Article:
Firefighters Rush, Scurry

This morning my video camera caught my pajama-clad children playing a wonderful firefighter game. Sophie was riding Ben’s firetruck back and forth across the house and Bella and Ben and Anthony were all accompanying her in a wild band. Ben and Bella were also pretending to be firefighters while Bella was reciting from a little rhyming board book about firefighters that we last got from the library months ago. (Incidentally, all my kids refer to them as “firefighters” not “firemen” as we did when I was a kid.)

Because you might not be able to catch all the dialogue, I thought I’d try my hand at a little transcription:

The video begins in medias res with Bella explaining to me that since she gave up driving (she gave up playing with cars and trucks for Lent and I guess that includes driving the firetruck) instead she is telling the story of all the actions. Then she begins to narrate, “Sirens screeches, wee-ah, woooo. Pumper truck comes zooming through.” Ben joins in with his own wee-ah, weee-ah, weee-ah. Bella continues, “Firefighter starts to shout: ‘There may be people to get out!’”  As Sophie enters the room Bella is saying, “Bring them down on solid ground.” Bella interrupts her recitation to tell me that she can’t remember all of the story. As she gazes at herself in the mirror she continues, “Hooray, hooray, watchers cheer. Pumper truck is waiting near.” Then Sophie sprays the fire. Then Bella calls an end, “It’s ok, fire’s out. Only ashes swirl about,” and the crew turns to return to their lair in the laundry room. Sophie following very slowly on the fire truck announces that there is no fire to put out as she arrived back in the laundry room. Bella munches on her apple and announces that Spot gets a special treat and the firefighters relax until… clang, clang, clang.”

And now this is properly where the whole thing begins. In the laundry room, which is the firehouse. All crouching next to the dryer. And sure enough, we begin again. The book Bella is reciting from loops. It ends with the firefighters resting and giving Spot a treat and then the bell clangs. If you turn back to the beginning, it fits perfectly as the “firefighters rush, scurry. Down the pole, slide hurry.” Then Bella and Ben slide down the broken lamp post, which is handily standing in for the fire pole. Sophie rides the firetruck back to the bedroom, the others all leading the way, stopping to munch on some apples in the kitchen because I haven’t yet fed them breakfast. I love that Bella and Ben both serve Sophie an apple slice when she starts to whine, “I want an apple.”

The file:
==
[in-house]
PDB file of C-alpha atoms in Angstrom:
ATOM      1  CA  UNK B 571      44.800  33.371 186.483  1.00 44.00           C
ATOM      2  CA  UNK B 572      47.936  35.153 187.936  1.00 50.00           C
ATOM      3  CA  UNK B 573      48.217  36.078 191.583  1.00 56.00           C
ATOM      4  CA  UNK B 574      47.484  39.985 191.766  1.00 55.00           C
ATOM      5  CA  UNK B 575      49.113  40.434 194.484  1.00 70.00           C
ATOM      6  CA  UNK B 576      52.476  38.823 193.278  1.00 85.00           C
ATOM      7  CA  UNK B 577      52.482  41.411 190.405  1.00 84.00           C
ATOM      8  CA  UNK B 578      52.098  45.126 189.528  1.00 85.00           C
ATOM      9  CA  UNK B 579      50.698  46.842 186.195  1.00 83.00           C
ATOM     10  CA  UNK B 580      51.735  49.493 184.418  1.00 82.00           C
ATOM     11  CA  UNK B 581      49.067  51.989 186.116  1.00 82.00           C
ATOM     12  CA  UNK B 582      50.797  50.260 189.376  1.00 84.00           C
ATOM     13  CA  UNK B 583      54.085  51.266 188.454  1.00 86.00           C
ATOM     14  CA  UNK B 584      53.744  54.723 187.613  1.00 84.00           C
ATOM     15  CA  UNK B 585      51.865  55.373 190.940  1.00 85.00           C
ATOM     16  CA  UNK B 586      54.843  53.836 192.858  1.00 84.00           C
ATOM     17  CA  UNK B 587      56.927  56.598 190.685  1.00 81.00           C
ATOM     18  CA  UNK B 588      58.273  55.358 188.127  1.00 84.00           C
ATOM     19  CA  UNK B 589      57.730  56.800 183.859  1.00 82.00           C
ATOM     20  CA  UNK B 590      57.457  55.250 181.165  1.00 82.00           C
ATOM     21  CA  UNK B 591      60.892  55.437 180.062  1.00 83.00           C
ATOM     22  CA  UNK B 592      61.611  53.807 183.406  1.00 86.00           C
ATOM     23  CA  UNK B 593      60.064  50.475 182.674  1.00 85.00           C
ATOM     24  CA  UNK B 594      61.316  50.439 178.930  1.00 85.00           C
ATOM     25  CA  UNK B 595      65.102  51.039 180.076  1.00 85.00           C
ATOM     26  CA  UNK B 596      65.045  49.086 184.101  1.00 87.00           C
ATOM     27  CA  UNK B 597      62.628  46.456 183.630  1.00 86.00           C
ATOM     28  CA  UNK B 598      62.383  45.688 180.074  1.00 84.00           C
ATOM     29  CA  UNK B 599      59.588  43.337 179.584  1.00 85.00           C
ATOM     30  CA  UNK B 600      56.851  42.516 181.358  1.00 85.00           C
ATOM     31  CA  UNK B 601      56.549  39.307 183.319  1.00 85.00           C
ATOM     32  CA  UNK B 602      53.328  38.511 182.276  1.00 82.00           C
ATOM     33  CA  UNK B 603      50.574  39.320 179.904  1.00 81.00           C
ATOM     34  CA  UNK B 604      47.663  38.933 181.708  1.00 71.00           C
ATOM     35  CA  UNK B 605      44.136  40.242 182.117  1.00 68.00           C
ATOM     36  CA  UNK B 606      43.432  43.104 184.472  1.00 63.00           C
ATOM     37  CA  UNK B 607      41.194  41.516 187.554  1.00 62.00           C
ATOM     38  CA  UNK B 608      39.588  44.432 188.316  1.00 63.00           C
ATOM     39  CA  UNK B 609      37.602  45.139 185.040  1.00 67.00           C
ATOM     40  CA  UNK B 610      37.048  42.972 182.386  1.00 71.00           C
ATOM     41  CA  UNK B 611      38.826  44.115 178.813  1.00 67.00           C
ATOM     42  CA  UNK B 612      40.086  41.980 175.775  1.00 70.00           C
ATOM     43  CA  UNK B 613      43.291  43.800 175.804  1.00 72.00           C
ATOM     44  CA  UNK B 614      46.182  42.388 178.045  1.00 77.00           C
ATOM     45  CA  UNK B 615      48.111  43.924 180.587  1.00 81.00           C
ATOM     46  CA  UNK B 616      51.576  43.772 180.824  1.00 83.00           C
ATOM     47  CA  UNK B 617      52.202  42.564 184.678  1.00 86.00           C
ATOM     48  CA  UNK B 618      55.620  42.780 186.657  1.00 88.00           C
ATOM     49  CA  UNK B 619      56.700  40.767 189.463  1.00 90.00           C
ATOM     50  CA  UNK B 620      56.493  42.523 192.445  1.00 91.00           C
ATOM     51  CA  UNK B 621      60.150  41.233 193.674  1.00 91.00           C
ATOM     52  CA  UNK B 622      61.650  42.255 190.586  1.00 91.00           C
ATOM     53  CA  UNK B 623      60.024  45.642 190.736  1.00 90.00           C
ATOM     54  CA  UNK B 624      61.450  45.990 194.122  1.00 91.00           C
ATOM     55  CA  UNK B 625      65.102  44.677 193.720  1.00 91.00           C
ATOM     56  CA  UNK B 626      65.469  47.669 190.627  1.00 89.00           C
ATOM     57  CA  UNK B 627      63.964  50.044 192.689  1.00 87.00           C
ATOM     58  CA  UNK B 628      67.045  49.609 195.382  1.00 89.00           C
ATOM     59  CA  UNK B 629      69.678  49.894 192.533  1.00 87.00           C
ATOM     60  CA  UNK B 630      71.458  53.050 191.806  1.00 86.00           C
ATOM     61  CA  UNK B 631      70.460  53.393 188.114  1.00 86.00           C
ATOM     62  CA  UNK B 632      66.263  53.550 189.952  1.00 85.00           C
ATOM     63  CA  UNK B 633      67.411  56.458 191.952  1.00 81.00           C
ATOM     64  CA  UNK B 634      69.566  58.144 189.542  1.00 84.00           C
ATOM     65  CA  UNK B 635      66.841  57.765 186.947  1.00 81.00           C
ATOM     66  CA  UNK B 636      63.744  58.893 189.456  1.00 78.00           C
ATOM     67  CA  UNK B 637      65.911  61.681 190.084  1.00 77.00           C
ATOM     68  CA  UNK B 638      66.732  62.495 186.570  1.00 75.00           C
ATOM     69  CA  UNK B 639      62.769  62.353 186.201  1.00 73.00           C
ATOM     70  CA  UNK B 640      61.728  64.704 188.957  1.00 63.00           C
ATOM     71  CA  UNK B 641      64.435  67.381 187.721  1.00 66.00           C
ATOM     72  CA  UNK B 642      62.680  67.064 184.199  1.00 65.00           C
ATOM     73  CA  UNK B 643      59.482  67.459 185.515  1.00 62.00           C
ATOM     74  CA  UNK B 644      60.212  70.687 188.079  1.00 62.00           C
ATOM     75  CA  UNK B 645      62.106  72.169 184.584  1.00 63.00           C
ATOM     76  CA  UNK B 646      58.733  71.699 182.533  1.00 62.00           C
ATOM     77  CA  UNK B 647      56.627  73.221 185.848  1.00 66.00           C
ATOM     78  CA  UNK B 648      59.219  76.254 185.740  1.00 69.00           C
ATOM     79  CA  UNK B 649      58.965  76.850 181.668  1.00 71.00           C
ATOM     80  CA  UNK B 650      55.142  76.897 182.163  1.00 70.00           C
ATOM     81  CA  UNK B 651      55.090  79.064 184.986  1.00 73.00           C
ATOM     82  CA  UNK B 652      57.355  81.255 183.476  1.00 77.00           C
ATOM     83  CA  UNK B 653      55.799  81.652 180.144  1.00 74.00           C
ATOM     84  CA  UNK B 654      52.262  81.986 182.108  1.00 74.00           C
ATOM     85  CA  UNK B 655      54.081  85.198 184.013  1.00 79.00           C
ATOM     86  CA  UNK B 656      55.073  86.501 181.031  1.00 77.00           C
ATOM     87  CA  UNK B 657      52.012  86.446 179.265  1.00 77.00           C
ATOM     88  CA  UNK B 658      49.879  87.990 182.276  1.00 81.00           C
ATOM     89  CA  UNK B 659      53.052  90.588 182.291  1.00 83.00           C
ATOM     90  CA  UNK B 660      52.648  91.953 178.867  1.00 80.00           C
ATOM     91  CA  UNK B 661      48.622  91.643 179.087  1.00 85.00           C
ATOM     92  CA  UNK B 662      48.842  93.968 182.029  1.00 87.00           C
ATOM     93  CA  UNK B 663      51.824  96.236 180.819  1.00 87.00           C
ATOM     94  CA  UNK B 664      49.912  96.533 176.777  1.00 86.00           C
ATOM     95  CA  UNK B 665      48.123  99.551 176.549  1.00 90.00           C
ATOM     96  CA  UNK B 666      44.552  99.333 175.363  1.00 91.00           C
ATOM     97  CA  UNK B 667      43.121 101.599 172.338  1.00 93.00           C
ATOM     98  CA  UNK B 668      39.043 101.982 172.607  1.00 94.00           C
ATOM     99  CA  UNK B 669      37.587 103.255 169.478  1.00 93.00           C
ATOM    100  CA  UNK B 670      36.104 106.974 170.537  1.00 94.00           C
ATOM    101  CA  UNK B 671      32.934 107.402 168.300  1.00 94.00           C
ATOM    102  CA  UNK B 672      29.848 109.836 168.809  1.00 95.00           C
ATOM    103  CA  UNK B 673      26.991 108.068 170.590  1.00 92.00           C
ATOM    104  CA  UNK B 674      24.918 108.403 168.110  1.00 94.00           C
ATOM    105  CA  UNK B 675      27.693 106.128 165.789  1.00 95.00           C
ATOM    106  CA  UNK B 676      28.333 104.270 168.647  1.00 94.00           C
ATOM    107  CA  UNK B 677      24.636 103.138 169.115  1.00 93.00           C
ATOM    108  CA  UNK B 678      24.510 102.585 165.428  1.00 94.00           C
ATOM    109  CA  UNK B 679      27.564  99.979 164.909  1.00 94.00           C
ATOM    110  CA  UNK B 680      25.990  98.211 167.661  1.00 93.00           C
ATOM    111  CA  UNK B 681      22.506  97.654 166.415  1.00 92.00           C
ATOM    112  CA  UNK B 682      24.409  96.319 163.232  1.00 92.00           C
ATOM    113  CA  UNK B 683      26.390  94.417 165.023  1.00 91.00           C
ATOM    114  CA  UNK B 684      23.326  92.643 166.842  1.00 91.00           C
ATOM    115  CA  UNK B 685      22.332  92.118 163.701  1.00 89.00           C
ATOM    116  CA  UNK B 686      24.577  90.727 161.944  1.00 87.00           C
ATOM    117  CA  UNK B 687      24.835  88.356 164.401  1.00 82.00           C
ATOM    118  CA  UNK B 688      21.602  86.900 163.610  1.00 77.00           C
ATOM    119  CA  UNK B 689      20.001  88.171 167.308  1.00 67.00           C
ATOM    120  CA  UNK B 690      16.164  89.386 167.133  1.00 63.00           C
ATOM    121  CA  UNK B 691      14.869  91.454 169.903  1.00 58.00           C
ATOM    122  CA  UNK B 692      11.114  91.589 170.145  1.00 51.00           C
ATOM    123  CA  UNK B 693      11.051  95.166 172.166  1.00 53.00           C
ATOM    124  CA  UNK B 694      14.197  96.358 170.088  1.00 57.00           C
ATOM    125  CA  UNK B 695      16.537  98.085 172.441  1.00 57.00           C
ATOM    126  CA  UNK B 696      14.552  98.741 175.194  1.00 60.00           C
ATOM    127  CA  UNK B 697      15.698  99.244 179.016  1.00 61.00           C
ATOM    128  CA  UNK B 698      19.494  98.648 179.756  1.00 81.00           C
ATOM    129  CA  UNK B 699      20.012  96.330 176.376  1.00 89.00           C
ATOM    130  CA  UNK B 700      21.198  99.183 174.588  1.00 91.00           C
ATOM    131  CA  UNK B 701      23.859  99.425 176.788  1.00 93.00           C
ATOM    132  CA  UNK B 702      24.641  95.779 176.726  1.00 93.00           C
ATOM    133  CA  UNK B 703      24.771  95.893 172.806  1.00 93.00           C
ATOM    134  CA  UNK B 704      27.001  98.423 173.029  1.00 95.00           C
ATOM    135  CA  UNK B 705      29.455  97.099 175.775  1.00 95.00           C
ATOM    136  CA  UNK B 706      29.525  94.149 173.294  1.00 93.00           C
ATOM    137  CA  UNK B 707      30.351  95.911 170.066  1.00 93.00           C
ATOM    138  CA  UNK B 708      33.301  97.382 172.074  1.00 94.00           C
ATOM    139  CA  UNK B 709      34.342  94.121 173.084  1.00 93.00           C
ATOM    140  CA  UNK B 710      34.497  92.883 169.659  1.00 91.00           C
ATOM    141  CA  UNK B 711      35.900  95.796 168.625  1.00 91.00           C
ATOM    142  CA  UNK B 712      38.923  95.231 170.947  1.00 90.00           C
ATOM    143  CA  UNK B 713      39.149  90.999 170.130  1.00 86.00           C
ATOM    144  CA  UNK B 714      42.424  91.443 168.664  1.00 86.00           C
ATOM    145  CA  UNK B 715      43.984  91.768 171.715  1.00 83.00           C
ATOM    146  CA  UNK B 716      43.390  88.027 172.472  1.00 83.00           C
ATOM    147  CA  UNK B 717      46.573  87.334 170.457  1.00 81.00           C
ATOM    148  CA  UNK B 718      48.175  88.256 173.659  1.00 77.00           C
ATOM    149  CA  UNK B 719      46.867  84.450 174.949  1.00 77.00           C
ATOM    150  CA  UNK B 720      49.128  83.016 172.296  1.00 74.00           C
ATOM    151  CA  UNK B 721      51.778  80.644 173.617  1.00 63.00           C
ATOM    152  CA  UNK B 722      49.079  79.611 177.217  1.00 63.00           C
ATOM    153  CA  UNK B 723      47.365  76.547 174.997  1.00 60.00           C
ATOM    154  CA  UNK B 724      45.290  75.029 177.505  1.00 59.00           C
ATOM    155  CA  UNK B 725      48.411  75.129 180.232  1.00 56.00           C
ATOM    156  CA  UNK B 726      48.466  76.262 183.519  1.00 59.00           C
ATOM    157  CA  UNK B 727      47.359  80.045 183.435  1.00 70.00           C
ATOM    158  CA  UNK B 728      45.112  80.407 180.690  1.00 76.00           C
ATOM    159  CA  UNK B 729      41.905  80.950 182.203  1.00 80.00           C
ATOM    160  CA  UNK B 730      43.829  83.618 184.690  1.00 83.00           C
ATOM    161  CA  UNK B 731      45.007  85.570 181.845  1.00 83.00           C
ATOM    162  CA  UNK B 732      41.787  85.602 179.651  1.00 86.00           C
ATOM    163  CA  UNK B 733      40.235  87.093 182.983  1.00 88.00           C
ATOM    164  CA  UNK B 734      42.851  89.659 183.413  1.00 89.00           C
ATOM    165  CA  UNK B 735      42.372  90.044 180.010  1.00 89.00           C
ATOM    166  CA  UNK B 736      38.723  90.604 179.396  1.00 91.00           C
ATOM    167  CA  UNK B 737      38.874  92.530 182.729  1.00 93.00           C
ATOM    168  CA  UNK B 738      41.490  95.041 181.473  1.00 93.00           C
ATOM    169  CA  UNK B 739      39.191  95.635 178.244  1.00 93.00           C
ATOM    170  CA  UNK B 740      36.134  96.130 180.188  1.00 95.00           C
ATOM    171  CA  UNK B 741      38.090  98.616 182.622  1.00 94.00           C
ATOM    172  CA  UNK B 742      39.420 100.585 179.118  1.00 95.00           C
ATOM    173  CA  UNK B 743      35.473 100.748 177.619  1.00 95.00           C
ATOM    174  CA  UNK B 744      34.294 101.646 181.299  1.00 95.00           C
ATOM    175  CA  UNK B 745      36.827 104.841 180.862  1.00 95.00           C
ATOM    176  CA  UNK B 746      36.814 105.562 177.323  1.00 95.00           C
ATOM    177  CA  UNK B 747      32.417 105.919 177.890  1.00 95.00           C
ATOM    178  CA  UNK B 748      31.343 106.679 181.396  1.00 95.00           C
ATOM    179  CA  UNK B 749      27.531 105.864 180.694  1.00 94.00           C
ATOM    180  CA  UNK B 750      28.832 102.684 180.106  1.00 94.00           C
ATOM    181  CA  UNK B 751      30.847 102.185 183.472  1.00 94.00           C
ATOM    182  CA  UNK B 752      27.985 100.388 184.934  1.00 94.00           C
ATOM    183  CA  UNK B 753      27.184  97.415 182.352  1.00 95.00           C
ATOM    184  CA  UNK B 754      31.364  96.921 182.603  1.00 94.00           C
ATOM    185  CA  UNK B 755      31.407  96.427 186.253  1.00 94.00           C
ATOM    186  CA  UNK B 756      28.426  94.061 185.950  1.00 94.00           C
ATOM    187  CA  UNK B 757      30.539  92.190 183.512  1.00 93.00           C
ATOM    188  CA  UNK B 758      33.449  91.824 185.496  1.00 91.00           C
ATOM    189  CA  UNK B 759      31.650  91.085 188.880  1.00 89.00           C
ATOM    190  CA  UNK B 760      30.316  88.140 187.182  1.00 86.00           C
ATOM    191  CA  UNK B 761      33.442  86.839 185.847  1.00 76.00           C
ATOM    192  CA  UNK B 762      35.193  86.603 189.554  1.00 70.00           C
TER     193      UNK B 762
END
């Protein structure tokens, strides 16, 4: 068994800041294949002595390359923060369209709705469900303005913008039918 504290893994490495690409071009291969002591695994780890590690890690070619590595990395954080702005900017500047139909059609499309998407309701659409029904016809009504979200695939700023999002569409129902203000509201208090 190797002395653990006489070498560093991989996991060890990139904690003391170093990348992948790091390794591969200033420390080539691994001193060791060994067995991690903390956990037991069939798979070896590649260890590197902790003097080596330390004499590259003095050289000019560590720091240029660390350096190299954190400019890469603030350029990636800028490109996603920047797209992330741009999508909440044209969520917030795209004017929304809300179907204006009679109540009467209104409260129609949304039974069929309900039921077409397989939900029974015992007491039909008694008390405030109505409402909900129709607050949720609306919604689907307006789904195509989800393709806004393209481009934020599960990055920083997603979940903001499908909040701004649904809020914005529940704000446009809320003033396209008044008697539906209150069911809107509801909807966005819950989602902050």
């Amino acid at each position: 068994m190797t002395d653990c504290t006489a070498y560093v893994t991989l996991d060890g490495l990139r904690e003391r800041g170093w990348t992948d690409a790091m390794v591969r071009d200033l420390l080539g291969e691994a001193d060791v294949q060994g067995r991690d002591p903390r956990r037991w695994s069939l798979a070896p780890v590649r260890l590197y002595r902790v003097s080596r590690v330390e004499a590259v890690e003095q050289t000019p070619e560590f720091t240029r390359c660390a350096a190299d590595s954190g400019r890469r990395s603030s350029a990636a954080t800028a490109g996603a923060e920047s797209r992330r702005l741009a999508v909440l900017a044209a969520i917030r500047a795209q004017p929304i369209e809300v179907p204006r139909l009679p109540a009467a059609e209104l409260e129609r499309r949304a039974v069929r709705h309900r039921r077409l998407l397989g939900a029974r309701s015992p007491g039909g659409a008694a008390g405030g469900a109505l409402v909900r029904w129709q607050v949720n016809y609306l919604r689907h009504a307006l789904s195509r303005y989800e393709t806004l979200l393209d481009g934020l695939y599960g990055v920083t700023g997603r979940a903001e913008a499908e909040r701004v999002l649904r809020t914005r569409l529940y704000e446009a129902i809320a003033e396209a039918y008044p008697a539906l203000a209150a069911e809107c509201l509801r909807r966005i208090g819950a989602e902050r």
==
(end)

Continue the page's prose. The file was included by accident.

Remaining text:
Bella tries to convince Sophie to use the beads as another hose but when Sophie is disinterested Bella decides to wear them about her own neck. As Anthony screams at Sophie for blocking his path Bella chants, “Firefighter starts to shout: ‘There may be people to get out!’” Again Bella continues, “Hooray, hooray, watchers cheer. Pumper truck is waiting near.” The next bit is “Swing the hatchet, hit the door,” then Bella forgets the rest of the page. (She remembers it as we are watching the video so she can help me transcribe and recites what should have been there.)

Even though Bella is apologetic about not remembering the whole book, she has enough of it down pat to give a great sense of drama to the endeavor, prancing about in her nightgown and reciting. She directs Sophie and Ben in spraying to put out the fire and in rescuing the people who are stuck. Then the fire is out, “Only ashes swirl about,” and back to the fire station everyone goes with Sophie on the firetruck trailing behind, calling, “No, no, don’t go without me! Wait! Wait!” But she turns to explain to me that, “The firetruck is vrooming to the firehouse.” Then she continues on, “Hey! Hey, wait for me!”  Once they are all back in the firestation, they have their little rest and then begin again in a seemingly endless cycle.

I love how Anthony is right there in the thick of it, sometimes almost bowled over, sometimes having to watch as Sophie almost runs over his toes; but always joyful to be a part of the pack now that he can run along with them. I love that Ben is actively imagining now too—even if he does tend to take a secondary role if both his sisters are playing. He often pretends to be a firefighter even when his sisters are not playing the game. Sometimes he even instigates imaginative play with the others, getting Sophie or Bella to ride on a train he’s made of boxes, for example.

Eventually, of course, they do tire of putting out fires and somehow they become an aid station helping people in the midst of a hurricane. Or is it an earthquake? They are getting everyone out of their homes and then putting everyone on a big boat with supplies to ride out the storm. The blocks box has been carted to the bedroom so that the blocks can become provisions for all of their refugees. (Who are from Japan and New Zealand, Bella informs me.)